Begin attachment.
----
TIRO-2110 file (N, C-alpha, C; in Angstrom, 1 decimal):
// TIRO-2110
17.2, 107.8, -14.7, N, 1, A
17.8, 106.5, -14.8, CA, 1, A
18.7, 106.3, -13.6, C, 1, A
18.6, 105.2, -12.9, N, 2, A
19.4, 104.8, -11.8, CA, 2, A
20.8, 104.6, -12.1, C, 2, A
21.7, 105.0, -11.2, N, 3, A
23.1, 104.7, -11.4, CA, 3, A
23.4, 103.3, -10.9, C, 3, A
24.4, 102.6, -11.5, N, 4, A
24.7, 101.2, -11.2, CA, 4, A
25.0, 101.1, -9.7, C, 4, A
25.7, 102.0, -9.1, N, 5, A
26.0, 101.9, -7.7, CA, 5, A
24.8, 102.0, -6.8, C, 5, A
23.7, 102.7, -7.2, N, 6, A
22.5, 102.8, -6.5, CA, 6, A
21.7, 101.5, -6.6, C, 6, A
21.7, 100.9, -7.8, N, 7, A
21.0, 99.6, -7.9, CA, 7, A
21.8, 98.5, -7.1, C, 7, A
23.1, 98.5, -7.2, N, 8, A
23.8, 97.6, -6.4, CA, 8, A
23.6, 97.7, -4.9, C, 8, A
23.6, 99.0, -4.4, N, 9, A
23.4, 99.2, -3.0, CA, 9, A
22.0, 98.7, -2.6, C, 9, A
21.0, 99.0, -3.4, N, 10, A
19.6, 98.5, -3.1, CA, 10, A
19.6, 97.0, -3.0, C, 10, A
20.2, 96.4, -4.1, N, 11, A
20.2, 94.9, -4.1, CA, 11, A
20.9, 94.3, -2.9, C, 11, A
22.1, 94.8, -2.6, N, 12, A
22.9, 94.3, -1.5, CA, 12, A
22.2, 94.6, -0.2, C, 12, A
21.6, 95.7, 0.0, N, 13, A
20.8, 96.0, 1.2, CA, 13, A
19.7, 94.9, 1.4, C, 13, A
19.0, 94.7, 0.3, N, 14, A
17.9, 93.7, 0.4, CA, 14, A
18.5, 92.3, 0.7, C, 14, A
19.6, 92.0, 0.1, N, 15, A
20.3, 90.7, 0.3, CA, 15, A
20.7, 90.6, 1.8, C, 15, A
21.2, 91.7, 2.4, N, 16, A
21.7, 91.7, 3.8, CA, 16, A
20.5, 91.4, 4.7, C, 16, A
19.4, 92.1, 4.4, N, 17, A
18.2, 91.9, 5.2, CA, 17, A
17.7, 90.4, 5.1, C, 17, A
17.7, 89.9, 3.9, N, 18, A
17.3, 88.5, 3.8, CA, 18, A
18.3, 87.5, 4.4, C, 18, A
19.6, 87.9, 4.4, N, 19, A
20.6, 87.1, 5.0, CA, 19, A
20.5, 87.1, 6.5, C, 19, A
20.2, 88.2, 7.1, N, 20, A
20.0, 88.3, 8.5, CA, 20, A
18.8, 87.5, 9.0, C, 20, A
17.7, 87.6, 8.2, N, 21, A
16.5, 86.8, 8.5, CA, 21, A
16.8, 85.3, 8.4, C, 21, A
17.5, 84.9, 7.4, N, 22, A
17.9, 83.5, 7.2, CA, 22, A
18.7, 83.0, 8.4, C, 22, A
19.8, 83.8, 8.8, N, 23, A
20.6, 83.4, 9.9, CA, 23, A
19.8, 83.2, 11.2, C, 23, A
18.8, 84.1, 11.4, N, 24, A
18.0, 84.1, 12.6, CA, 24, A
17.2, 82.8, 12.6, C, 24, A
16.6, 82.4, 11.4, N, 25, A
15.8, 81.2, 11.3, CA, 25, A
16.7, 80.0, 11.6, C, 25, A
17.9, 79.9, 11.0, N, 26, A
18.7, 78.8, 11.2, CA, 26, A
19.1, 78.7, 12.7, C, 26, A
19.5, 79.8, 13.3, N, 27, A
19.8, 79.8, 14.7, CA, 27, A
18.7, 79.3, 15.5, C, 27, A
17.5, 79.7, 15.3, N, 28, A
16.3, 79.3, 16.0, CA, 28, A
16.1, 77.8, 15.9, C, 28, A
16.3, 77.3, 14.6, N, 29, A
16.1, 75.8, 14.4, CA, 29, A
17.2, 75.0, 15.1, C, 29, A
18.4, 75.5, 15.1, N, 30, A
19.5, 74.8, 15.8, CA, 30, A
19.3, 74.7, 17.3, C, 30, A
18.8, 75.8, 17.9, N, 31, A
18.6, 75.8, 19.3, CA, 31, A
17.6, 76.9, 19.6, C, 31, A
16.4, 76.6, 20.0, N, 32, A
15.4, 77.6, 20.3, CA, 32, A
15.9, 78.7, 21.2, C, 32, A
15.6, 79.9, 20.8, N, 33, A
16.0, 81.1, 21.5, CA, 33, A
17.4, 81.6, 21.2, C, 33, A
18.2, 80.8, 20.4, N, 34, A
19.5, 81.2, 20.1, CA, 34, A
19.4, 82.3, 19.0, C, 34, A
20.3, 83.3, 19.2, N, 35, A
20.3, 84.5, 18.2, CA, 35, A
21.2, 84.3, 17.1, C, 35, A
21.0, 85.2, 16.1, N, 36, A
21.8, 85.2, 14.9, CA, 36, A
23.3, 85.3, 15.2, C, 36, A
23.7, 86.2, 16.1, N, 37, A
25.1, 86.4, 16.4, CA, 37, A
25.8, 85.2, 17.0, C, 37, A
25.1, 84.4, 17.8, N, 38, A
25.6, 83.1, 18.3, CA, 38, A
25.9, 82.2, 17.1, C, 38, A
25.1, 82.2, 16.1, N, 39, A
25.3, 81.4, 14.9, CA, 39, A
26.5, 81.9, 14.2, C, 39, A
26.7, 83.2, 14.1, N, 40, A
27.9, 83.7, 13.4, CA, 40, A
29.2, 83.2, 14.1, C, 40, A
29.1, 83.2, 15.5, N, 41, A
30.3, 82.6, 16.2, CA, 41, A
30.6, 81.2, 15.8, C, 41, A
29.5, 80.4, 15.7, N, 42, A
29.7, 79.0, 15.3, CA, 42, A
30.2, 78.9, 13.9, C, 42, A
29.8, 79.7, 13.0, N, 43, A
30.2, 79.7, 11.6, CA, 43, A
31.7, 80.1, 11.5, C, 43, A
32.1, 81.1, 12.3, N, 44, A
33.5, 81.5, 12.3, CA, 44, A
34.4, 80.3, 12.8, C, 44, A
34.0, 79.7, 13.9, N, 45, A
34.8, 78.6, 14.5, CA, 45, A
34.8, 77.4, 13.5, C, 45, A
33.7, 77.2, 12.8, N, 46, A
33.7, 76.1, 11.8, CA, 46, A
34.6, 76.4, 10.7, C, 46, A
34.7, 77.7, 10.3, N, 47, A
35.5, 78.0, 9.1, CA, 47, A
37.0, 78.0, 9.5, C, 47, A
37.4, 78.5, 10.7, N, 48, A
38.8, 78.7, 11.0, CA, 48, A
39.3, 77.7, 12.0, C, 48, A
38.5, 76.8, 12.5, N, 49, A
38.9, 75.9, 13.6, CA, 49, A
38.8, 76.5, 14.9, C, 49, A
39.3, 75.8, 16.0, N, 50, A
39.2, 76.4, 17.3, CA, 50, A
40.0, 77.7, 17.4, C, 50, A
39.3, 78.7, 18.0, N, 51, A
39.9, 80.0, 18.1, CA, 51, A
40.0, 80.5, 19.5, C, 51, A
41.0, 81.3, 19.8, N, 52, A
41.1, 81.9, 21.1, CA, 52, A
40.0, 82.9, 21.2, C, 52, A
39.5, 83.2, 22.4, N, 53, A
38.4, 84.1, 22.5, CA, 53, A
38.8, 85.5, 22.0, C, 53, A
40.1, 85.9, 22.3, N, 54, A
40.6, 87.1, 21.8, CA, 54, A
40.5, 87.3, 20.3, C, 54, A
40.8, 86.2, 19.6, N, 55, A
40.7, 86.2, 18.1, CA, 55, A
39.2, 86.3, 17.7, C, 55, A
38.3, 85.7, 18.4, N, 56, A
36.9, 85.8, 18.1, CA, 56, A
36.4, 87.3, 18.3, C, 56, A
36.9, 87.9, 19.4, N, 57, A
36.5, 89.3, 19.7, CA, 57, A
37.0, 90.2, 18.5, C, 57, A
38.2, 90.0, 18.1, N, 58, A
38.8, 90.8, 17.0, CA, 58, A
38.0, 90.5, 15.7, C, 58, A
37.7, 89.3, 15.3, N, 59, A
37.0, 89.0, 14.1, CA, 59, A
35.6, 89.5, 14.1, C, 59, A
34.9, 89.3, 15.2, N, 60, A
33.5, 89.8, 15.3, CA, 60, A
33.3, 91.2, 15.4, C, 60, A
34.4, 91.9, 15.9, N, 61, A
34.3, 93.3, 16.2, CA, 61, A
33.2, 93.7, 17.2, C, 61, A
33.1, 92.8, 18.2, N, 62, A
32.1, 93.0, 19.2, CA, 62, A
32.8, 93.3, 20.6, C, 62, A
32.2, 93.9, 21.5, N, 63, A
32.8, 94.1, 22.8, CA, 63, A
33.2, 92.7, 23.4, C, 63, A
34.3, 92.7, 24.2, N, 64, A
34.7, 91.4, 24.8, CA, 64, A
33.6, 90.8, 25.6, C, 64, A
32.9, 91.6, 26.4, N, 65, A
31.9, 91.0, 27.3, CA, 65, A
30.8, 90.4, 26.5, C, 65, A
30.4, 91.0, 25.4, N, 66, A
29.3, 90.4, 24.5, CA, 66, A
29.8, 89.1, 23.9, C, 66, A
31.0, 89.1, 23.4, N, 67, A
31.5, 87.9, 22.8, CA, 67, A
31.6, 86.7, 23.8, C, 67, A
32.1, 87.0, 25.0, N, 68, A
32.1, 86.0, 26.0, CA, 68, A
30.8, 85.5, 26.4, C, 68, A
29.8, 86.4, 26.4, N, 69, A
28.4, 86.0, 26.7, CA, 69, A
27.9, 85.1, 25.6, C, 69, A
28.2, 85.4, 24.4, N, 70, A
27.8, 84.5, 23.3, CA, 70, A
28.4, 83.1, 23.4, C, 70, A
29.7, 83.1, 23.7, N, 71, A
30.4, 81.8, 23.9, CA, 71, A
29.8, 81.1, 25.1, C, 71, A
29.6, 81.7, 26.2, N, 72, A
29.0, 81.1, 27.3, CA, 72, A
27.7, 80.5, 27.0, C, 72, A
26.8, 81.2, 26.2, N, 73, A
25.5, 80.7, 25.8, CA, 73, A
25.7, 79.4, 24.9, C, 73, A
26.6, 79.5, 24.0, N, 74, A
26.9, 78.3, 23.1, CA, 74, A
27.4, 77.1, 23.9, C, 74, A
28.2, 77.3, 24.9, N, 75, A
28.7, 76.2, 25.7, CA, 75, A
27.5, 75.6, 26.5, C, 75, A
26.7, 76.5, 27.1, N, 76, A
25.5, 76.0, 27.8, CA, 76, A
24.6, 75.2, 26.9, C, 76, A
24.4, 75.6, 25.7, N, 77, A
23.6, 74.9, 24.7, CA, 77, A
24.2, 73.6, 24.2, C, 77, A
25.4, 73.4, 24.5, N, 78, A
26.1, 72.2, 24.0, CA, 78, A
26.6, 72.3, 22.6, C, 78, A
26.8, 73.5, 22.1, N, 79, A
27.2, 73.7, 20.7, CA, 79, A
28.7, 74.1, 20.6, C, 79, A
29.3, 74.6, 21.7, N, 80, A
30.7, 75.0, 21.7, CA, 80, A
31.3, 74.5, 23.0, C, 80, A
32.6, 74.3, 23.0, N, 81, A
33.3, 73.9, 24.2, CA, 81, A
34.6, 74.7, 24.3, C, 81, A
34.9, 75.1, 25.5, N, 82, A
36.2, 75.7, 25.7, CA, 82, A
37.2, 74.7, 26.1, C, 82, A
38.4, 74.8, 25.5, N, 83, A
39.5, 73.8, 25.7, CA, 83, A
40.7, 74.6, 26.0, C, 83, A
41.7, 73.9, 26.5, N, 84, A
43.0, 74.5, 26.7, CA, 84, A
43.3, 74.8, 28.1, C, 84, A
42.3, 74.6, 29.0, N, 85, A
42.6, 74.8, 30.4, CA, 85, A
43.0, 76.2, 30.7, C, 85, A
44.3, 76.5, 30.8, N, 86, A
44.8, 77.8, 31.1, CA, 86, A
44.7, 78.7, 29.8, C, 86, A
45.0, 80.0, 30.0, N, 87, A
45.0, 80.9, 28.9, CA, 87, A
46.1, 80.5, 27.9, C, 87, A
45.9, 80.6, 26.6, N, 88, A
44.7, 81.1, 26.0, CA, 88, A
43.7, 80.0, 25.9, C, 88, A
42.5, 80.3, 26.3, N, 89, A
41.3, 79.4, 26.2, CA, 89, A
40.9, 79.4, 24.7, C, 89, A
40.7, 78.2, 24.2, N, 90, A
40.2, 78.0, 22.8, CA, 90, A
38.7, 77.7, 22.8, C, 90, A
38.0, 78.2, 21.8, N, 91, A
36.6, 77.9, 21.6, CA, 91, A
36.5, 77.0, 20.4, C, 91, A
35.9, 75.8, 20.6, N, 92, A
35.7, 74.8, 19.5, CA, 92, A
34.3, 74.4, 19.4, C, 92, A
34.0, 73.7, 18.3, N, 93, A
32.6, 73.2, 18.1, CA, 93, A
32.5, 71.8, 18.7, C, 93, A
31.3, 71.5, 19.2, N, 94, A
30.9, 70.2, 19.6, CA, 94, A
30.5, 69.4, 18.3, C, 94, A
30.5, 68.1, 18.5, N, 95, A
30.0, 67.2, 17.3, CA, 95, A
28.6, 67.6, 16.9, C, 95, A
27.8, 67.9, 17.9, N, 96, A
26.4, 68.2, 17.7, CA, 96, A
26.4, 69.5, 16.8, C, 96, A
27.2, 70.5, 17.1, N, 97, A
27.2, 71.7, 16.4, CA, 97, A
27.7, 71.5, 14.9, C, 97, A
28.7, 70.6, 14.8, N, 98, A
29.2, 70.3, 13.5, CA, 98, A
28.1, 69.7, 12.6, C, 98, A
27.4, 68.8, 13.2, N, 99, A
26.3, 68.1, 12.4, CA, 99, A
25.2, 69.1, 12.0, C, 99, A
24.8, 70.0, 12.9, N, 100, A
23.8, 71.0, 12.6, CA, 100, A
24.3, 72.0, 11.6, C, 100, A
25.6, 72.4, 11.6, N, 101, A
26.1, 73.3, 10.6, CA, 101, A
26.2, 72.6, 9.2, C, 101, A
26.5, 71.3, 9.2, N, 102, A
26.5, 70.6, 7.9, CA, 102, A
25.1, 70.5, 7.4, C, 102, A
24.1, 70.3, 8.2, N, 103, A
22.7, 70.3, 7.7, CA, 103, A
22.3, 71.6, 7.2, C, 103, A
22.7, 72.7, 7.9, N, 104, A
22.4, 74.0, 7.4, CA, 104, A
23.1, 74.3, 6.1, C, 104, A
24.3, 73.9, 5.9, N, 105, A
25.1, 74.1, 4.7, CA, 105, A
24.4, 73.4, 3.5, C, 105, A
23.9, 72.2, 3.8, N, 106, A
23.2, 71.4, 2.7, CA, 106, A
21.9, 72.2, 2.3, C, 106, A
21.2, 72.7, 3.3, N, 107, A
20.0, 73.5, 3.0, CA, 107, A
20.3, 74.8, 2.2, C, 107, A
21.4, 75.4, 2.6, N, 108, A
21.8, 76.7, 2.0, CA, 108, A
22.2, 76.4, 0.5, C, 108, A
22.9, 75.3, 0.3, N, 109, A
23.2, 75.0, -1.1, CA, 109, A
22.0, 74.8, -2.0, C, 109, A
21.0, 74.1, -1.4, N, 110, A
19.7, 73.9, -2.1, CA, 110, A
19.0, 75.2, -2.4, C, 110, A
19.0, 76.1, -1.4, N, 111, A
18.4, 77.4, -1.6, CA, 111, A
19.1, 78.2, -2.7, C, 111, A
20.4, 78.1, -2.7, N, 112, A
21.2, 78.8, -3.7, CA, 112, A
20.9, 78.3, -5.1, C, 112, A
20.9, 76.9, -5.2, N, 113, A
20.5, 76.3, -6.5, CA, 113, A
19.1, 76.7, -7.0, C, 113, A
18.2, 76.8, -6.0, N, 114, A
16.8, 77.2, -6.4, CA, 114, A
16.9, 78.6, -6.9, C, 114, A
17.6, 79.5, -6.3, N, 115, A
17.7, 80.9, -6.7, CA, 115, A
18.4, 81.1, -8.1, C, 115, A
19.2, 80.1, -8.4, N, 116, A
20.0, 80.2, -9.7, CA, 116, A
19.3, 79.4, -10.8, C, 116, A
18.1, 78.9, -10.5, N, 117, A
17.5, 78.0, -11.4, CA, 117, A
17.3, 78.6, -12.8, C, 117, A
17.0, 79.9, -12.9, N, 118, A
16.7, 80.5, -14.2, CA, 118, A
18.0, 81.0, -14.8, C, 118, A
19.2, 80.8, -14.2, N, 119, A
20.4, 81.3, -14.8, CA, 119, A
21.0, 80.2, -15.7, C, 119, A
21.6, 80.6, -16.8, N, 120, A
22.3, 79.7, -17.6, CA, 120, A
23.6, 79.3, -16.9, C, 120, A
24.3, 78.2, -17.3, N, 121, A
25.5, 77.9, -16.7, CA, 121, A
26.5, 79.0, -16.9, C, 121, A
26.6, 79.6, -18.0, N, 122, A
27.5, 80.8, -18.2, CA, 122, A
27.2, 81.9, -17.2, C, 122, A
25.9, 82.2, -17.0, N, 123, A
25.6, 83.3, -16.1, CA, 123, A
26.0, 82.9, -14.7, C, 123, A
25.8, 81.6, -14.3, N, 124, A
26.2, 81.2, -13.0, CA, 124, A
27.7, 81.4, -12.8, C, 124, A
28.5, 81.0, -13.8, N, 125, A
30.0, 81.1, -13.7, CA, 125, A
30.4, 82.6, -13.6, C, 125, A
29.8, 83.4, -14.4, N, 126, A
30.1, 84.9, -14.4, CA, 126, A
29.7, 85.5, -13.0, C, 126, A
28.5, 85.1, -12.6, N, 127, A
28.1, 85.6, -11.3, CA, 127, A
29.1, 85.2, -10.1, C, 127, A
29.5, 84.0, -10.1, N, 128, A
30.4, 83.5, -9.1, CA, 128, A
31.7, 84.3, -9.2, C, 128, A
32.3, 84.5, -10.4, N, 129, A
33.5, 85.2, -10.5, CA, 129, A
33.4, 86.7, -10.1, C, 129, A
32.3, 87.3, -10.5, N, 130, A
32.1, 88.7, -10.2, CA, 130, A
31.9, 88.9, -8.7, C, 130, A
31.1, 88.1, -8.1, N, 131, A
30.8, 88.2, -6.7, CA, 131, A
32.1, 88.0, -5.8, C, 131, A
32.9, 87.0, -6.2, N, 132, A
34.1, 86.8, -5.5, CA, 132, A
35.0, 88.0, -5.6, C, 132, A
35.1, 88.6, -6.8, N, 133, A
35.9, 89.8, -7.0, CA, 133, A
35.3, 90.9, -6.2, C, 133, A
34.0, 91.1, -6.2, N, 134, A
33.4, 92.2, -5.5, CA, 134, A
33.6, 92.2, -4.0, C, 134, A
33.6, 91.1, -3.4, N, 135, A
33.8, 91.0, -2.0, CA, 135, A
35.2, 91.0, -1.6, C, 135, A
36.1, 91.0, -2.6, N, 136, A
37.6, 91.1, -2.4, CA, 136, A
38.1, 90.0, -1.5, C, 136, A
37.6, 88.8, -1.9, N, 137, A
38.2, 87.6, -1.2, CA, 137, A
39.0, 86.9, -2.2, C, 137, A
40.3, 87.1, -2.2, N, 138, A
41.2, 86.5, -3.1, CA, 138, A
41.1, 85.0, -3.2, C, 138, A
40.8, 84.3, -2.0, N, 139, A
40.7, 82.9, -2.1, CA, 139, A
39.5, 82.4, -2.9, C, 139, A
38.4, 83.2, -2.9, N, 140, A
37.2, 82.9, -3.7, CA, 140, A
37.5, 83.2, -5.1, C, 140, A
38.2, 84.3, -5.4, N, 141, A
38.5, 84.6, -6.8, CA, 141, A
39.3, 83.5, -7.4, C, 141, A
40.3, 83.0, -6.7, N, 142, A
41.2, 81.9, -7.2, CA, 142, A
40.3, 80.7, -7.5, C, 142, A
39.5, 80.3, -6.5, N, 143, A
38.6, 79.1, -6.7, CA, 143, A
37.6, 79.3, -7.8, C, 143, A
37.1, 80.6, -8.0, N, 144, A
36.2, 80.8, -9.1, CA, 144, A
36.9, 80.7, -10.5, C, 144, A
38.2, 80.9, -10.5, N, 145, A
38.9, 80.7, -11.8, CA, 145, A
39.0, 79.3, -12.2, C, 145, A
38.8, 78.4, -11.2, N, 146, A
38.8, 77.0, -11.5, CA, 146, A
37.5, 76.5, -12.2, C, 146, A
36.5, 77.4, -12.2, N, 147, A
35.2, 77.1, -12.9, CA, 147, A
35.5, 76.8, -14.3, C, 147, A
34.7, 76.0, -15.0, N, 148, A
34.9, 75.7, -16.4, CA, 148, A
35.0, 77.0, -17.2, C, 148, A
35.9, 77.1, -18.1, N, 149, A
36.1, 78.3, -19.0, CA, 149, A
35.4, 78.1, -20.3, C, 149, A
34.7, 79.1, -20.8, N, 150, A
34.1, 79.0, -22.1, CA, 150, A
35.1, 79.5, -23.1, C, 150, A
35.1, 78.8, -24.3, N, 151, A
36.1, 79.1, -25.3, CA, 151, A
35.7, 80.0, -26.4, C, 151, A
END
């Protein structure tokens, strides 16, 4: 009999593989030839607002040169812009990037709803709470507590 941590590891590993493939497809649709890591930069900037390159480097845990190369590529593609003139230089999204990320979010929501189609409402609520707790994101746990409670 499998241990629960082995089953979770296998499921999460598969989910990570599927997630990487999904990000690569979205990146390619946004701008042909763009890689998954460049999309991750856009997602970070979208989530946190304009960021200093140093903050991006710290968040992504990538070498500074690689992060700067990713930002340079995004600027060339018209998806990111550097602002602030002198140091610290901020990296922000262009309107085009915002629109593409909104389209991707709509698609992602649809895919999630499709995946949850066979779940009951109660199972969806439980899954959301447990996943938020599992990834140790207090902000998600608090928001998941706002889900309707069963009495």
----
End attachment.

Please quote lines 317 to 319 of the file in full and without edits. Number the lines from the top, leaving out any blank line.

24.4, 73.4, 3.5, C, 105, A
23.9, 72.2, 3.8, N, 106, A
23.2, 71.4, 2.7, CA, 106, A